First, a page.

3D Scanning and 3D Printing Used in the Restoration of Dental Equipment

Old dental chairs are showing their age, and many of these expensive necessities are no longer operational. The manufacturers, in many cases, abandoned maintenance and repair, so they no longer carry a replacement parts inventory. One such chair is the Planmeca PM2000, which many dentist consider one of the best operating chairs ever made.

One small component made this otherwise good-condition $5,000 dental chair inoperable. Without a replacement part, CAD data or 2D drawings, the dental practice thought its only option was to replace the Planmeca with a new chair. In hopes of finding a better alternative, it contacted Absolute Geometries to investigate 3D scanning and low-cost manufacturing methods.

The culprit was a small, yet complex, nylon gear with badly worn teeth. Upon inspection, Absolute Geometries proposed laser scanning to reverse engineer the gear and 3D printing for prototype evaluation and possibly manufacturing.

Absolute Geometries started the process by scanning the damaged gear with its Faro Laser ScanArm to produce a digital copy of the geometry. This laser scanner takes thousands of 3D measurement points of an object in just seconds. To capture the concave gear teeth, the scanning technician used a dense measurement point spacing (scan spacing) of 0.005 inch.

Old Worn Dental Gear 01

Original Damaged Gear

Old Worn Dental Gear 02

Worn and missing teeth are present


3D Scan of Gear

3D scan of dental gear

3D scanning creates a point cloud from object measurements. Scan registration software, such as Rapidform, connects the points with triangles to form a mesh surface. The mesh file is an exact replication of the part and in most cases is not the kind of data that you would use to reproduce the part. All of the imperfections of the original are in the scan data.

If precise CAD geometry is required, a CAD engineer uses the scan data as a guide to re-engineer the features. The engineer will average the scan data and force features to be exact. For example, they will create holes and cylinders that are perfectly round and will make sure that symmetrical features are equally spaced. This requires experience and knowledge of the original design intent.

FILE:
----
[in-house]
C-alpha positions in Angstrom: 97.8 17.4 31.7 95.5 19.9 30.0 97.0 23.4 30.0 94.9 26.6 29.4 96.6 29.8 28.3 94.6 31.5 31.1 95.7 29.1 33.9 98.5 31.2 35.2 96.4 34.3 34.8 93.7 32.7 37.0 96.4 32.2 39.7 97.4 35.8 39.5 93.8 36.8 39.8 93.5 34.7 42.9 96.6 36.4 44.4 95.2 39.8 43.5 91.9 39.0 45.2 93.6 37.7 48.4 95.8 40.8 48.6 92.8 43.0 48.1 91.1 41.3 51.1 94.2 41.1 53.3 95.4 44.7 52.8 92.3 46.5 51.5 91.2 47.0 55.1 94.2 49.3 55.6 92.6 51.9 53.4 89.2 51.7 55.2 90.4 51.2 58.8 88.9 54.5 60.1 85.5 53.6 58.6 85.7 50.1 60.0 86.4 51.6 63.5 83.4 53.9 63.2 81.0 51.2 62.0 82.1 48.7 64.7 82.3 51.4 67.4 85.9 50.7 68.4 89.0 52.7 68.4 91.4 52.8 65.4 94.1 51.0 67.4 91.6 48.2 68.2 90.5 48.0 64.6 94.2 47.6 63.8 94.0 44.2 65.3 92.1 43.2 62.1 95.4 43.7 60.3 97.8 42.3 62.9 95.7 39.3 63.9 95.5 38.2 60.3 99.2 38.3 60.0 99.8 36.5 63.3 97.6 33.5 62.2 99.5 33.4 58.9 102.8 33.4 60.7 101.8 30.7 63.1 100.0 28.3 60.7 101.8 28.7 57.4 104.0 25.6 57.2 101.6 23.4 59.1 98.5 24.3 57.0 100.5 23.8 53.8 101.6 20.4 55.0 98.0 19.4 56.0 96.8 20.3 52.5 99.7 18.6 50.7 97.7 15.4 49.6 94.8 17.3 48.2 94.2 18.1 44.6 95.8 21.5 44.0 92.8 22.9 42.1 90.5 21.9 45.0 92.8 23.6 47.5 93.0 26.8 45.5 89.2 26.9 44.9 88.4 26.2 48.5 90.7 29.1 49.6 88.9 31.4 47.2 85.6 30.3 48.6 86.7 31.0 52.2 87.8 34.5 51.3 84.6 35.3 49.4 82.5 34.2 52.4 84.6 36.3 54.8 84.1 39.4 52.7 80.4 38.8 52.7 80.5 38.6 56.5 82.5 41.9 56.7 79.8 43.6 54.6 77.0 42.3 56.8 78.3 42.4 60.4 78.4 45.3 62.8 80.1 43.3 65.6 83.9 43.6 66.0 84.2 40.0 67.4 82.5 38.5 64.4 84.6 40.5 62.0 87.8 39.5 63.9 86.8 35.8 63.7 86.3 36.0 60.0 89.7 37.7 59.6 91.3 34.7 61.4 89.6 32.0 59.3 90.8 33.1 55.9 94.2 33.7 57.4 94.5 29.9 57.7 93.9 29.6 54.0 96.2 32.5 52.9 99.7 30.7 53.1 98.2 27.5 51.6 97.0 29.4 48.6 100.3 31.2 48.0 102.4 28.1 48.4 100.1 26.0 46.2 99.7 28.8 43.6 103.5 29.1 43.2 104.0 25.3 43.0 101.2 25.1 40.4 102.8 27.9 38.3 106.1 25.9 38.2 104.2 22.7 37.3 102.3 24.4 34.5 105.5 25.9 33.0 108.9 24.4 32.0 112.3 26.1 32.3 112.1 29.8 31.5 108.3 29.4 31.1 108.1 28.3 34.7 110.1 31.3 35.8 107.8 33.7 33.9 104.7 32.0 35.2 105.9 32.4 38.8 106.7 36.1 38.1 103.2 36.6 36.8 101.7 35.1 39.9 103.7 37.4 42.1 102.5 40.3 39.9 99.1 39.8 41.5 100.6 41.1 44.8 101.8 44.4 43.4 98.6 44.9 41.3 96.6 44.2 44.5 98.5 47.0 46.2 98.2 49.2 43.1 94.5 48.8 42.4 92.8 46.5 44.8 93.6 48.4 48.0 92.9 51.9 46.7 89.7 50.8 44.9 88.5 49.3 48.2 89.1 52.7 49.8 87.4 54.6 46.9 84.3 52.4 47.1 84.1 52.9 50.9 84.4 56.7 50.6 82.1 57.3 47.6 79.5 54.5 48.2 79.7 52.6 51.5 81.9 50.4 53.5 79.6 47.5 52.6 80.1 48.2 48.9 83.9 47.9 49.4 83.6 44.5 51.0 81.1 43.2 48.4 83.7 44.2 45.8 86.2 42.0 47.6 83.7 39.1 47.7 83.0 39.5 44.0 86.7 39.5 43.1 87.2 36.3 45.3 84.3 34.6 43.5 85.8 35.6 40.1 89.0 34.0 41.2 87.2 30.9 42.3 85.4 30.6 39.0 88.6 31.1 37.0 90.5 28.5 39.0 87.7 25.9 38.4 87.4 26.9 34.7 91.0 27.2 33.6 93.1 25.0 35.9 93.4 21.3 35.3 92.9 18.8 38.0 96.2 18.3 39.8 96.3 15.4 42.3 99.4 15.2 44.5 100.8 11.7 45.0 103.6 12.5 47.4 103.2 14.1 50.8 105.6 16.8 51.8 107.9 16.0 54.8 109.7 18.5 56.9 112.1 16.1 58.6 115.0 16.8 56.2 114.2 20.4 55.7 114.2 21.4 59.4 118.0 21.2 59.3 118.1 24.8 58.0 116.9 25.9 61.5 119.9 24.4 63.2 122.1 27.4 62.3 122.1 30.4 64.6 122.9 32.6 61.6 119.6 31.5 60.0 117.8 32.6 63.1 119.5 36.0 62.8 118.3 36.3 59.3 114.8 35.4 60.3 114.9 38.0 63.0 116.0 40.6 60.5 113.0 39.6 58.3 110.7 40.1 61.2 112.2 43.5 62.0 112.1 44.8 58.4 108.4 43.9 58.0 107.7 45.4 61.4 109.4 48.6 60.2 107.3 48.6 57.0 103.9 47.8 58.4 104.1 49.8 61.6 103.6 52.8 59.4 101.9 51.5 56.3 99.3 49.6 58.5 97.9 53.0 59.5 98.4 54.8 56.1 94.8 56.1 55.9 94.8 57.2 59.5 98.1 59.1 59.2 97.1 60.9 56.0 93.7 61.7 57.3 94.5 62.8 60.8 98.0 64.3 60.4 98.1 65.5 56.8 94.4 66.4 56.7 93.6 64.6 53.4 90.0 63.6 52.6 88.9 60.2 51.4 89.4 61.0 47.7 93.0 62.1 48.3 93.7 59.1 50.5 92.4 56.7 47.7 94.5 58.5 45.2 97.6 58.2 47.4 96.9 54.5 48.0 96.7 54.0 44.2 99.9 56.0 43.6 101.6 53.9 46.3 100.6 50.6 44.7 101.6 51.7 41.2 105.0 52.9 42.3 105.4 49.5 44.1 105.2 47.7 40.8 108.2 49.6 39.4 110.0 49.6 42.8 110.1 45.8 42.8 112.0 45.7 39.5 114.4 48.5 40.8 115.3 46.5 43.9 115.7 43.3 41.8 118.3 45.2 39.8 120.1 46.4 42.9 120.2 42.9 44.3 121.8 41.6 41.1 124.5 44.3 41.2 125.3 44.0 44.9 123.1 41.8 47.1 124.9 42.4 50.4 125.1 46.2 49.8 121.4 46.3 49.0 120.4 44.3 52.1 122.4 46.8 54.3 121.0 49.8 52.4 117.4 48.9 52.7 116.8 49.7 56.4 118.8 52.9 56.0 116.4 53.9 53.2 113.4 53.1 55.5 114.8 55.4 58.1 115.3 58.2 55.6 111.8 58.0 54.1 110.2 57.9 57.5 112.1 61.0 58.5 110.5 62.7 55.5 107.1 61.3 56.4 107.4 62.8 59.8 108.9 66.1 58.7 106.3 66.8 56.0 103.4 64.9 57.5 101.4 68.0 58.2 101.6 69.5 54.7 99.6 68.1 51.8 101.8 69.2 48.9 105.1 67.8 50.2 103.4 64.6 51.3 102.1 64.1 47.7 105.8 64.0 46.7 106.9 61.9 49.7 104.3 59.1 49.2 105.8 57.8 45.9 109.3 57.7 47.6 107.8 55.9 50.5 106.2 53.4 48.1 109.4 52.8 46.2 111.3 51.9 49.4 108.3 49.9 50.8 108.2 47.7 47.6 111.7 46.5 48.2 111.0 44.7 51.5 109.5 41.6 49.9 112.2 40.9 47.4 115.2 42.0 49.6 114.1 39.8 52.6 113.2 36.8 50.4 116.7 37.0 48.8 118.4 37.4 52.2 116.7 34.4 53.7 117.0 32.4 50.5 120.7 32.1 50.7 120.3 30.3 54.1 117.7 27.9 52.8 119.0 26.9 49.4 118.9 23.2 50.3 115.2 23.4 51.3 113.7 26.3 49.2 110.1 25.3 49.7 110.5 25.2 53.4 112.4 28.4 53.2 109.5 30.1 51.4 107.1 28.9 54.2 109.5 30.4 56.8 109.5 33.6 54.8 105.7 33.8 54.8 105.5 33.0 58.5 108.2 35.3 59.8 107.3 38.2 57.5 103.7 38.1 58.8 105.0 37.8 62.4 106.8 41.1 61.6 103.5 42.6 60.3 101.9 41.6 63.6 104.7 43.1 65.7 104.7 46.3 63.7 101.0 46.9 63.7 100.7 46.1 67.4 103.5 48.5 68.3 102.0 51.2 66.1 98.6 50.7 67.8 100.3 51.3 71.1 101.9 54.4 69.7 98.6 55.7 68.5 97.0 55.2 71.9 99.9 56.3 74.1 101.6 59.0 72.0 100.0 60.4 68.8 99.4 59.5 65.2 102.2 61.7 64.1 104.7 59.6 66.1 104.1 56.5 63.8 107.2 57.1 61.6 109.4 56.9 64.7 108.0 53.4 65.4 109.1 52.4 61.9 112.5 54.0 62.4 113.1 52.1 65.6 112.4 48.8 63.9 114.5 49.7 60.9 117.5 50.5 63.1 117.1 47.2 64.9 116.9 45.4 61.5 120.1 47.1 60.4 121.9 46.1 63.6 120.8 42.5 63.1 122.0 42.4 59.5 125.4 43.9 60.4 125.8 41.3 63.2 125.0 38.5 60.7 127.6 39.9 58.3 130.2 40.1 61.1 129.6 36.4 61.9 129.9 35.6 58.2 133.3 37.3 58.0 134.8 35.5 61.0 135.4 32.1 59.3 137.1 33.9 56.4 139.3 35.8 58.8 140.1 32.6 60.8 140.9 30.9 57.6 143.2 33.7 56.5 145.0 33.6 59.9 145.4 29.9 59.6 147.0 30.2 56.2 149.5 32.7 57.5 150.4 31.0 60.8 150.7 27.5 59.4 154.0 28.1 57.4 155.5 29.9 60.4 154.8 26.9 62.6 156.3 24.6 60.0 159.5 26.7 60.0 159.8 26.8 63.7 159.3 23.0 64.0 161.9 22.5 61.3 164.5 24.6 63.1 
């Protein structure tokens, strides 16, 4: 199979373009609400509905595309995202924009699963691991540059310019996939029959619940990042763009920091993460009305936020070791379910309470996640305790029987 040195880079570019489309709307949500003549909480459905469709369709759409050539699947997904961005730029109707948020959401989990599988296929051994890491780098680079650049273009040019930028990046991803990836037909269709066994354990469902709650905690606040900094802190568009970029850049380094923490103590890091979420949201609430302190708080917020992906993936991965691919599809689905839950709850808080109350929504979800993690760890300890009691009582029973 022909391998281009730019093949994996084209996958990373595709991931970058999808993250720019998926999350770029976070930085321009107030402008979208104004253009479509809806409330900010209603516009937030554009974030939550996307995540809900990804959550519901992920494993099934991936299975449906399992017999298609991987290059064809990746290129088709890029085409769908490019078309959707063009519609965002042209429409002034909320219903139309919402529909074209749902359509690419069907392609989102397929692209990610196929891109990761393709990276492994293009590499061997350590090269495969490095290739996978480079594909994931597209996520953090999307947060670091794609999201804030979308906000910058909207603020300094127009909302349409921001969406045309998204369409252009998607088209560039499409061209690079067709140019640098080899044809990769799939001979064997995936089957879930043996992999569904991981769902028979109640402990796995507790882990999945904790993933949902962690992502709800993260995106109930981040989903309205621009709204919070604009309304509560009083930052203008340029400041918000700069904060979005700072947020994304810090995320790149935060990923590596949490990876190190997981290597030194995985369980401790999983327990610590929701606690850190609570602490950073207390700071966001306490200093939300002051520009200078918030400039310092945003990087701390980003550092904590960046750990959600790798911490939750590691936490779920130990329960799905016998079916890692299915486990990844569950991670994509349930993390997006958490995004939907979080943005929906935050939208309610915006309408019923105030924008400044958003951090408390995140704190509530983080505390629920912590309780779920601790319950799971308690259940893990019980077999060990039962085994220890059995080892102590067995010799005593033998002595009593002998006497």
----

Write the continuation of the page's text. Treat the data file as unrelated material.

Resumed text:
Precise CAD model created from scan data

Dental gear CAD model
3D color deviation map

3D color deviation map to check accuracy of CAD data

From the scan data, CAD engineers created a precise digital model of the gear and double-checked it for accuracy. The engineers produced 3D color-deviation maps by aligning the new CAD model to the original scan data. The color-deviation map showed any deviations of the CAD file from the scan data. It also documents the amount of deviation. As an additional check, they created several 2D cross-sections through the complex gear to ensure an exact fit.

2D section view comparing scan data to CAD model

One of several section views created shows the deformed area of the original gear (red) and the alignment of the new CAD model (green) to the good ortions of the scan data.

Absolute Geometries used Rapidform XOV software to create the deviation maps. Rapidform automatically aligns the scan data to the CAD model and determines where the data differs.

Now that an accurate CAD model of the gear existed, the manufacturing selection process began. Because of the complexity of the gear shape, machining was not an option. It would have required too many setups, and the cost would have been prohibitive. Hard tooling and injection molding was ruled out because of the limited production volume. Absolute Geometries decided to use 3D printing. It chose the selective laser sintering (SLS) process to build the replacement parts in a nylon material called DuraForm PA.

The SLS process uses a laser to sinter powdered material one layer at a time to form 3D geometry. Initially known as “rapid prototyping,” many companies now use the process for manufacturing. Because no initial tooling is required, it is an excellent manufacturing process when production quantities are low. Production of SLS parts took two days. It would have taken weeks to produce machined parts and months for injection molded plastic.

SLS replacement gear

SLS dental gear

3D printed part compared to original

3D printed gear

Engineers installed the SLS replacement gear and tested its operation. The gear performed as well as the original, and after one year of operation, it is still working and has no signs of wear. In the early days of rapid prototyping, it would not have been possible to use the technology in this way. Advancements in material properties, machine size, and processing speeds have opened up many new possibilities for the use of 3D printing as a manufacturing process.

Restored Planmeca chair

Planmeca dental chair

Many other industries benefit from the use of reverse engineering and 3D printing to solve manufacturing problems. Absolute Geometries has completed dozens of these types of projects including:

  • Aviation Simulators
  • Archery Grips and Risers
  • Football Helmets
  • Automotive Components
  • Space Suit Components
  • Sculptures
  • Racing Helmets
  • Medical Equipment Housings
  • Military Weapons Simulators
  • Knife and Gun Handles
  • Motorcycle Fairings
  • Medical Implants